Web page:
By The Canadian Press - Tuesday, January 1, 2013 - 0 Comments
What started as a protest over provincial tuition hikes became political game changer.
MONTREAL — It simmered as a provincial dispute over tuition-fee hikes before exploding into a massive movement that grabbed the world’s attention.
Not only did Quebec’s boisterous, and sometimes violent, student unrest of 2012 lead to the cancellation of the tuition increases, it also ignited a wider social-justice movement.
The historic uprising dubbed the Maple Spring eventually faded away as the seasons changed, along with the government — but was this a harbinger of the political awakening of a new generation?
One of the most-prominent figures of the movement believes the students’ success has forever marked a crop of Canadian youth.
By The Canadian Press - Monday, December 31, 2012 at 1:07 PM - 0 Comments
OTTAWA – Prime Minister Stephen Harper is ending the year by listing his government’s…
OTTAWA – Prime Minister Stephen Harper is ending the year by listing his government’s achievements in 2012, but the Opposition is pointing to several low-lights.
In a statement, Harper says Canada will enter 2013 with some of the strongest economic growth among the Group of Seven richest nations.
And he says the world has taken note, with Forbes magazine ranking Canada No. 1 in its annual review of the best countries for business.
The Opposition New Democrats, however, are pointing to what they see as the Conservative government’s worst moments.
One of them, they say, was Harper’s decision to allow the $15-billion takeover of oil giant Nexen by a Chinese state-owned company.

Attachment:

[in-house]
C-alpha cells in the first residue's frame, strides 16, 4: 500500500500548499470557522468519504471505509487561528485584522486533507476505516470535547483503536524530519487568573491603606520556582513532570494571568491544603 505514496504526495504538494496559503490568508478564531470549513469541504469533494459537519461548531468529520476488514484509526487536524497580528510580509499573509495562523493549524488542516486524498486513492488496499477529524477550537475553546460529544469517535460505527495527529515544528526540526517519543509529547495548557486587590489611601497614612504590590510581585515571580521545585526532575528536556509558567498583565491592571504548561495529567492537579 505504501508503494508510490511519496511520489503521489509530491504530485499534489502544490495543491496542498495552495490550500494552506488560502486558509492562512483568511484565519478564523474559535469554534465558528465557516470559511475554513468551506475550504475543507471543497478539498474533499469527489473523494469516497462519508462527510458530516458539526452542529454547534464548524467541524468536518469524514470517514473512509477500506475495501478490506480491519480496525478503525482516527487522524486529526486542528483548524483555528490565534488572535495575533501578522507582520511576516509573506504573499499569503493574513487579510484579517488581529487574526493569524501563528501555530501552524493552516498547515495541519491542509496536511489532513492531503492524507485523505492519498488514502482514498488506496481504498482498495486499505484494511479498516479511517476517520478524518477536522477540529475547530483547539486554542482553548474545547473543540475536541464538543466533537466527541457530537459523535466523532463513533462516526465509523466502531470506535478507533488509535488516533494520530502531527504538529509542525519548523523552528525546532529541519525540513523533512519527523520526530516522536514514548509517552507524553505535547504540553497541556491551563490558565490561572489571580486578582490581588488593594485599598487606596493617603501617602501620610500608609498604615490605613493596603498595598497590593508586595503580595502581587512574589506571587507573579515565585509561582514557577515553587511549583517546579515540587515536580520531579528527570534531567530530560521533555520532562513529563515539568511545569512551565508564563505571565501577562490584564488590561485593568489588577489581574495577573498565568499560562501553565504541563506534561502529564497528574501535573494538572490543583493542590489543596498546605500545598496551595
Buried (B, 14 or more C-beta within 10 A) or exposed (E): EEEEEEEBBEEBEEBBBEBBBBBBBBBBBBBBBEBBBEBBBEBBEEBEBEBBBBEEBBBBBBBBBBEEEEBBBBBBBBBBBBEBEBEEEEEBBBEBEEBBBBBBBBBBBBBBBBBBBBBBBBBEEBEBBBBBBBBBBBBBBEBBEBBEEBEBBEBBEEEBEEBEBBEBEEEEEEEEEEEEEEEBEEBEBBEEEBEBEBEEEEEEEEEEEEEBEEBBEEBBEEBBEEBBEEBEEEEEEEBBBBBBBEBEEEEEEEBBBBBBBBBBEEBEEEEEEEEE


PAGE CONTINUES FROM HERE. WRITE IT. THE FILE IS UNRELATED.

The NDP says that decision was the worst Tory low-light from 2012.
But the prime minister says his government helped Canadians by aggressively pursuing trade and investment agreements and streamlining the review process for major economic projects.
Critics have called that code for gutting environmental protections.
By Julian Beltrame, The Canadian Press - Sunday, December 30, 2012 at 8:32 AM - 0 Comments
OTTAWA – Whether as a rising star on the world stage or a central…
OTTAWA – Whether as a rising star on the world stage or a central banker under scrutiny amid suggestions of political impropriety at home, it was hard to ignore Mark Carney in 2012.
Canada’s omnipresent Bank of Canada governor was constantly making headlines.
If he wasn’t hectoring households for not saving enough, he was blasting business leaders for saving too much, or weighing in on the contentious issue of whether Canada’s economy was showing symptoms of Dutch disease.
As well, he continued to press global financial institutions to reform in the wake of the carnage they caused in triggering the crisis of 2008, warning that as head of the Swiss-based Financial Stability Board he intends to use all his powers to make sure they do.
By Diana Mehta, The Canadian Press - Thursday, December 27, 2012 at 11:47 AM - 0 Comments